Diabetes: First Patients Receive 'Ground-breaking' Drug That Could Regrow Crucial Insulin-producing Cells

File photo: A person injects insulin. Getty Images

A "ground-breaking" trial of a type 1 diabetes drug that could help reduce the life-altering complications of the disease has begun in Cardiff, U.K.

The first two patients in the world have been given an investigational drug that could regrow crucial hormone-producing cells, researchers have reported. If successful, the drug may reduce patients' reliance on daily injections.

More than 30 million people in the U.S. have diabetes, Centers for Disease Control and Prevention (CDC) reports, and around 5 percent of those have it in type 1 form. People develop the disease after the immune system destroys special insulin-producing "beta" cells. Insulin is a crucial hormone which moves glucose from the blood into other cells in the body. Type 1 diabetes patients usually treat the disease by monitoring their blood sugar levels and injecting insulin several times a day.

"More insulin-producing beta cells are needed for those with this form of diabetes and it is estimated that 90 percent of patients with Type 1 diabetes have less than 5 percent of insulin-making cells left," Mohammad Alhadj Ali, one of the study investigators, said in a statement.

Although important steps have been made in diabetes care, he added, advances in prevention are lacking.

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Dr Mohammad Alhadj Ali, the sub investigator working on the study. Cardiff and Vale University Health Board

Day-to-day, diabetic patients must contend with the dangers of very high and very low blood sugar levels. Low blood sugar levels can lead to dizziness, confusion and cold sweats, for example. High blood sugar levels can cause a potentially deadly condition called diabetic ketoacidosis.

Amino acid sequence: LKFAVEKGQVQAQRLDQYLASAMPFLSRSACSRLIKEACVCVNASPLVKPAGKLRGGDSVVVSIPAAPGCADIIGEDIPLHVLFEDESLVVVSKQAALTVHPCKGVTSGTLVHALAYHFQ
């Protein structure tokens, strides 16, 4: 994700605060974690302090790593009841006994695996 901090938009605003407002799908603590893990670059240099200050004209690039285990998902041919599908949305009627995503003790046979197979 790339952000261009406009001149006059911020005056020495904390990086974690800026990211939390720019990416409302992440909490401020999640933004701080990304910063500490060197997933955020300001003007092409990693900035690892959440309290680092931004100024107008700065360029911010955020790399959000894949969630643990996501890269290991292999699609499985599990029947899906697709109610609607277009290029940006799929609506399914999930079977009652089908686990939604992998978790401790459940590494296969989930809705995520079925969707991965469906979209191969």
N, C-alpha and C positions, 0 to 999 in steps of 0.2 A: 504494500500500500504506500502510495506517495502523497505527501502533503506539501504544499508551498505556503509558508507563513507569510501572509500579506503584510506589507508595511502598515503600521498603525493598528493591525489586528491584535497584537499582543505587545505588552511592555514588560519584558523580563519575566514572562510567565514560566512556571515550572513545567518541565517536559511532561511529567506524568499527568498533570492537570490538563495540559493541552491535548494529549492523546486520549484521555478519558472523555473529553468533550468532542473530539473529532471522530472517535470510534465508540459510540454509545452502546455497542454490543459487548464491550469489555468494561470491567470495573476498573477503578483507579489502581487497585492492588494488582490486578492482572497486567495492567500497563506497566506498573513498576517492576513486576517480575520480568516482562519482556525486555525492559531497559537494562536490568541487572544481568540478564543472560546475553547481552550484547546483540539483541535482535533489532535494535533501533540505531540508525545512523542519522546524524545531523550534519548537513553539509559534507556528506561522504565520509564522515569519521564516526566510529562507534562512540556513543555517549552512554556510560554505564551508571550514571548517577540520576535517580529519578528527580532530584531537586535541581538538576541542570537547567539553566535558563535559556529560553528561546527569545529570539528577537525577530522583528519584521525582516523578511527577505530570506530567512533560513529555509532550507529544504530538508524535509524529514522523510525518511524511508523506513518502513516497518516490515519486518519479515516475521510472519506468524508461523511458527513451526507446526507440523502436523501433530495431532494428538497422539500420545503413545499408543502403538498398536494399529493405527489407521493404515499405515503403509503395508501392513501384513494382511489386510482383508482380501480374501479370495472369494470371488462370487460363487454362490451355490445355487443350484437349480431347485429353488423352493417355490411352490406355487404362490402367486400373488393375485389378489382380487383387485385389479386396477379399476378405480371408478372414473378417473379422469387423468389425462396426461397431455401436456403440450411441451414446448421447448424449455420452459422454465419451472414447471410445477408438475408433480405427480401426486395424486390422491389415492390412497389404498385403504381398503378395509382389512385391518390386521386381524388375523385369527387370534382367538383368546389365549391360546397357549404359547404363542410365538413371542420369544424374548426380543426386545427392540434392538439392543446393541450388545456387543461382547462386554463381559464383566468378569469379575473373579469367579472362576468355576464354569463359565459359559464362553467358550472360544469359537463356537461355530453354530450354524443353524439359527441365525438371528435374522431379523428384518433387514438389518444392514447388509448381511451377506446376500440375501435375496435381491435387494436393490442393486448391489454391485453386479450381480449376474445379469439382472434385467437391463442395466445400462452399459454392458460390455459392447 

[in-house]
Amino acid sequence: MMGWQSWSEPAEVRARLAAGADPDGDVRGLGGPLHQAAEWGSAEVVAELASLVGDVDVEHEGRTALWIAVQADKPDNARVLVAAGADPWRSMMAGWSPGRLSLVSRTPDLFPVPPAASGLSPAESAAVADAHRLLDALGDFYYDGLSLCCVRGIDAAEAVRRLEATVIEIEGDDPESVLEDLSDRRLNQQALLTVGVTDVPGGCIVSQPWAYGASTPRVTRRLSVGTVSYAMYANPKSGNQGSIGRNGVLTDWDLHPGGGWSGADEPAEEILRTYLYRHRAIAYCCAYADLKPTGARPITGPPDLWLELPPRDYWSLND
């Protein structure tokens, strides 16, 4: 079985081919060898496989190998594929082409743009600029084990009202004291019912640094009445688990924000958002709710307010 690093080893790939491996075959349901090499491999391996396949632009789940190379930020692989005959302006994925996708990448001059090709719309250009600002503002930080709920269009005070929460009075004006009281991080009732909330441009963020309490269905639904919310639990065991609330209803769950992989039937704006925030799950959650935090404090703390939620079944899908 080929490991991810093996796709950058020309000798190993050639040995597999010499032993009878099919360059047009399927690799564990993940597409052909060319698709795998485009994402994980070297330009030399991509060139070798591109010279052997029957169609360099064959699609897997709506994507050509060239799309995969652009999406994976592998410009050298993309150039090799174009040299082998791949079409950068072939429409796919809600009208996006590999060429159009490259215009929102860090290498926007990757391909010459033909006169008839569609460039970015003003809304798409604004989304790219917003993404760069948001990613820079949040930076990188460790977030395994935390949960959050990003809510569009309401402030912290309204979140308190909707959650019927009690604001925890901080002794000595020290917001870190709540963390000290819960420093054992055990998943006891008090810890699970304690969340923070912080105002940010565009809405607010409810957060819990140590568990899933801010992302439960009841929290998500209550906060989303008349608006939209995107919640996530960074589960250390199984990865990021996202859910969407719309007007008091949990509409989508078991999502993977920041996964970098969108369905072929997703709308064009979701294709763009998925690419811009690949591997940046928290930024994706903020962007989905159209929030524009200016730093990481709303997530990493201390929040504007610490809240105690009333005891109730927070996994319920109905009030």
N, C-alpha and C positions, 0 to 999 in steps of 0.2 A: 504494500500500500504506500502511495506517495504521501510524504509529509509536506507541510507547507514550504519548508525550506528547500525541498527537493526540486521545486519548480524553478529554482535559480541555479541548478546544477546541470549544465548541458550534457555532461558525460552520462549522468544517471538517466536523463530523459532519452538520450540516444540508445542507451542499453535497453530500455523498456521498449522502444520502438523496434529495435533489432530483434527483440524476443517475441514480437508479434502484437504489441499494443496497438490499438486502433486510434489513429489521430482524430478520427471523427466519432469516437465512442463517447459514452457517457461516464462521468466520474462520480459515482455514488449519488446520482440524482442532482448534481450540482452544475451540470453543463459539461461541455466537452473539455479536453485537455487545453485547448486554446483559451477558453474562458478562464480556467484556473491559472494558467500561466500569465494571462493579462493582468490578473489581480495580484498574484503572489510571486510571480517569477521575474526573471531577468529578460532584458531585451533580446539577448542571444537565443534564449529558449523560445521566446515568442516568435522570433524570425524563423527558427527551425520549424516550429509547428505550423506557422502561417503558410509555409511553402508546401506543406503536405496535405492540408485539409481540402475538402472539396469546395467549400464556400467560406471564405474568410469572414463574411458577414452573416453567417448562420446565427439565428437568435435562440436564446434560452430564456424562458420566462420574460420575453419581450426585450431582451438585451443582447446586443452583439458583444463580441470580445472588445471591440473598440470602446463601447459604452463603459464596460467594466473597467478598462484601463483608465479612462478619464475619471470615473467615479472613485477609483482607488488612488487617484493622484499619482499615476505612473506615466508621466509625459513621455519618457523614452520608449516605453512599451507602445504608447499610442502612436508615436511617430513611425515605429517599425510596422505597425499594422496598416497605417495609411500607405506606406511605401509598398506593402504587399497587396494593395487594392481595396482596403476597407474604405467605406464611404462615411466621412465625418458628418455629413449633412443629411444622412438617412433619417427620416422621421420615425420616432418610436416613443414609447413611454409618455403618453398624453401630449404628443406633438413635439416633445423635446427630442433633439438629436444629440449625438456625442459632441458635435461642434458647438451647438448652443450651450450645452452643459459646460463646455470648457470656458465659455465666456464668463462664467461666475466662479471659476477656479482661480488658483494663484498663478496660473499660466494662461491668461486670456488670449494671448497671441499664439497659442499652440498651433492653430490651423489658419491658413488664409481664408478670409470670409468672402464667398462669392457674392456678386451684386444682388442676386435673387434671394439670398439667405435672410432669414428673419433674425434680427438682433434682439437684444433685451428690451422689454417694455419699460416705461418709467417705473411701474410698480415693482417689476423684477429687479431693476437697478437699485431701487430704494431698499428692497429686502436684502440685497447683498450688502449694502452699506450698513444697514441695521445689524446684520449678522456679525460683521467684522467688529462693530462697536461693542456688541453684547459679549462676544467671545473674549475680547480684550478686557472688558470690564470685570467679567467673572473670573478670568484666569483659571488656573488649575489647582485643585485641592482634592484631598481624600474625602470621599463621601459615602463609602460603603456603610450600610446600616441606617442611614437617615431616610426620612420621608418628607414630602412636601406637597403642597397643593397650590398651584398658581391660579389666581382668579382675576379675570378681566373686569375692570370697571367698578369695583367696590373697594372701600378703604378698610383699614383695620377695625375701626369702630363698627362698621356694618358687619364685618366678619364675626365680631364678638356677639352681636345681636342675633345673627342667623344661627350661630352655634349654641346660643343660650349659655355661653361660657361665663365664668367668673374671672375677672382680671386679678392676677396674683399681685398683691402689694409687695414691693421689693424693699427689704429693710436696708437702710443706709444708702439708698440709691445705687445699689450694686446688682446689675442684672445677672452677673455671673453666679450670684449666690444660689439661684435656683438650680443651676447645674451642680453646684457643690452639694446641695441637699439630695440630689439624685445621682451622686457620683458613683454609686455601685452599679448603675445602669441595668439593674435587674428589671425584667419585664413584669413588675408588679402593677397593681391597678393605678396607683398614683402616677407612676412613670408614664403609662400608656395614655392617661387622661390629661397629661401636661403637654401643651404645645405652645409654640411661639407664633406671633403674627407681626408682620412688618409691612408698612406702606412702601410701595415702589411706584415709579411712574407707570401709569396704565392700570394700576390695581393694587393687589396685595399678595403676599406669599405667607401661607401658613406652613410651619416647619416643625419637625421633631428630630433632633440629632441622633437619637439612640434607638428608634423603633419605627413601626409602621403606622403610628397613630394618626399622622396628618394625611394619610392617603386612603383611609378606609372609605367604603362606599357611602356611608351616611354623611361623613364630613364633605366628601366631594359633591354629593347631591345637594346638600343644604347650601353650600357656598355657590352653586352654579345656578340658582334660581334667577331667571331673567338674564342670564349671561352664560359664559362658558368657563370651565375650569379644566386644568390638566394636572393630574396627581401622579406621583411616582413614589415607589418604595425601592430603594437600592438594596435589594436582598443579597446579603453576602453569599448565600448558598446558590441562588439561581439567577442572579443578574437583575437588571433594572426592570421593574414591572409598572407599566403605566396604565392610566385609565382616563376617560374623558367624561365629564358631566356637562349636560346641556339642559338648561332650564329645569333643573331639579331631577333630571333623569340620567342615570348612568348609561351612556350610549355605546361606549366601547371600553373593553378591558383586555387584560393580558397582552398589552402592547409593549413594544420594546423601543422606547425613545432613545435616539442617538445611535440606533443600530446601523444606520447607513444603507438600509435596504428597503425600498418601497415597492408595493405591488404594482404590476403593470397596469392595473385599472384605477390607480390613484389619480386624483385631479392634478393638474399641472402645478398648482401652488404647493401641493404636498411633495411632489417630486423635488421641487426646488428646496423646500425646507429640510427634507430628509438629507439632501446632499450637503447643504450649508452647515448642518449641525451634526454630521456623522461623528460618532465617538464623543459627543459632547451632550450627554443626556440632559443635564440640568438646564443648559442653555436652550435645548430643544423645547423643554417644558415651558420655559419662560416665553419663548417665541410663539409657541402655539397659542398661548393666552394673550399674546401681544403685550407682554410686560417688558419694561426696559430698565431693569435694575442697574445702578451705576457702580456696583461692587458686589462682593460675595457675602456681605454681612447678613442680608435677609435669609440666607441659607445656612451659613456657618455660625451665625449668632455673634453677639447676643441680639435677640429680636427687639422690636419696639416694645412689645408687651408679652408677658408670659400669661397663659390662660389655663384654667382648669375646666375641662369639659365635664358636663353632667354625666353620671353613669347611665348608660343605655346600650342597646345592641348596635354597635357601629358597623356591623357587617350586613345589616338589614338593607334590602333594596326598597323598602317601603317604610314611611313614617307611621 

Chronic high blood sugar levels can eventually lead to eye, kidney, heart and feet problems, among others. These complications can lead to blindness, amputation and even death. At the moment, there is no cure for diabetes.

Researchers at Cardiff and Vale University Health Board's Clinical Research Facility hope the new drug will have a significant impact on the life of patients with type 1 diabetes. Three days after dosing, neither patient developed any major side-effects. But the research is in a very early stage, and it will be a long time before investigators have a thorough picture of the safety and effectiveness of the drug.

The team now wants to recruit eight more participants who have had diabetes for at least two years.

Carys Thomas, Interim Director of Health and Care Research Wales, called the trial "ground-breaking," and said the drug could potentially make a "big difference to people's lives."

In other diabetes news, researchers think a tuberculosis vaccine could offer a major advancement in the treatment of type 1 diabetes. However, critics caution the study investigating the vaccine is "far too small" to be considered a possible treatment for the disease.